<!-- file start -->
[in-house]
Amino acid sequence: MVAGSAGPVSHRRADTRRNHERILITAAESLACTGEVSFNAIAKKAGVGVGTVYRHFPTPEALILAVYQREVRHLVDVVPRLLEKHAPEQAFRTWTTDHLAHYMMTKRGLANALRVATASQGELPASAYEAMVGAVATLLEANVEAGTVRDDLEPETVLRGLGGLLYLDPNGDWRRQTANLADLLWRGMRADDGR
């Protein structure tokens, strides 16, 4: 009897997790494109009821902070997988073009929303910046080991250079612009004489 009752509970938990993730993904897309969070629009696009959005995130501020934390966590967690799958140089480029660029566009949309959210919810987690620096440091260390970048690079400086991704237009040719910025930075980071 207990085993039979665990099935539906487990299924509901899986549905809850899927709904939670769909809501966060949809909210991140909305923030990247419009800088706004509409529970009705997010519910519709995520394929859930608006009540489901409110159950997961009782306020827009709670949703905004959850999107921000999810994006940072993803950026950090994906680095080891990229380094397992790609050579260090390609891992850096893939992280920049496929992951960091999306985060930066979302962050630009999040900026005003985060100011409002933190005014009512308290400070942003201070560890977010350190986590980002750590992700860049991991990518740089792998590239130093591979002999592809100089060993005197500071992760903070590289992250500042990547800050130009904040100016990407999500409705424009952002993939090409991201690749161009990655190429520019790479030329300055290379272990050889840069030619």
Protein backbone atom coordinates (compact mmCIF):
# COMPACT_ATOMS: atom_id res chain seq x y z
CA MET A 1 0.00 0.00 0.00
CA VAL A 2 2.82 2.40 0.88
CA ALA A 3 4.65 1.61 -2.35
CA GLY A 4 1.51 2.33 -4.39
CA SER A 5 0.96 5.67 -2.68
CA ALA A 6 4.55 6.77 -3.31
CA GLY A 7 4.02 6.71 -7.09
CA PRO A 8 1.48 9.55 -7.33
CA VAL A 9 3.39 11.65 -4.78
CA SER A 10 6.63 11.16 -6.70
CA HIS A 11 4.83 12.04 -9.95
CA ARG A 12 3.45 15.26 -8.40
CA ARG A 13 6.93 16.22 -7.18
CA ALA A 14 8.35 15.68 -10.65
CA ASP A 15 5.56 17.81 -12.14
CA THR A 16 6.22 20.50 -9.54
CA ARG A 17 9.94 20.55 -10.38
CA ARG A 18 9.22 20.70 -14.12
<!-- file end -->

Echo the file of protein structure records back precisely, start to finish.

[in-house]
Amino acid sequence: MVAGSAGPVSHRRADTRRNHERILITAAESLACTGEVSFNAIAKKAGVGVGTVYRHFPTPEALILAVYQREVRHLVDVVPRLLEKHAPEQAFRTWTTDHLAHYMMTKRGLANALRVATASQGELPASAYEAMVGAVATLLEANVEAGTVRDDLEPETVLRGLGGLLYLDPNGDWRRQTANLADLLWRGMRADDGR
């Protein structure tokens, strides 16, 4: 009897997790494109009821902070997988073009929303910046080991250079612009004489 009752509970938990993730993904897309969070629009696009959005995130501020934390966590967690799958140089480029660029566009949309959210919810987690620096440091260390970048690079400086991704237009040719910025930075980071 207990085993039979665990099935539906487990299924509901899986549905809850899927709904939670769909809501966060949809909210991140909305923030990247419009800088706004509409529970009705997010519910519709995520394929859930608006009540489901409110159950997961009782306020827009709670949703905004959850999107921000999810994006940072993803950026950090994906680095080891990229380094397992790609050579260090390609891992850096893939992280920049496929992951960091999306985060930066979302962050630009999040900026005003985060100011409002933190005014009512308290400070942003201070560890977010350190986590980002750590992700860049991991990518740089792998590239130093591979002999592809100089060993005197500071992760903070590289992250500042990547800050130009904040100016990407999500409705424009952002993939090409991201690749161009990655190429520019790479030329300055290379272990050889840069030619």
Protein backbone atom coordinates (compact mmCIF):
# COMPACT_ATOMS: atom_id res chain seq x y z
CA MET A 1 0.00 0.00 0.00
CA VAL A 2 2.82 2.40 0.88
CA ALA A 3 4.65 1.61 -2.35
CA GLY A 4 1.51 2.33 -4.39
CA SER A 5 0.96 5.67 -2.68
CA ALA A 6 4.55 6.77 -3.31
CA GLY A 7 4.02 6.71 -7.09
CA PRO A 8 1.48 9.55 -7.33
CA VAL A 9 3.39 11.65 -4.78
CA SER A 10 6.63 11.16 -6.70
CA HIS A 11 4.83 12.04 -9.95
CA ARG A 12 3.45 15.26 -8.40
CA ARG A 13 6.93 16.22 -7.18
CA ALA A 14 8.35 15.68 -10.65
CA ASP A 15 5.56 17.81 -12.14
CA THR A 16 6.22 20.50 -9.54
CA ARG A 17 9.94 20.55 -10.38
CA ARG A 18 9.22 20.70 -14.12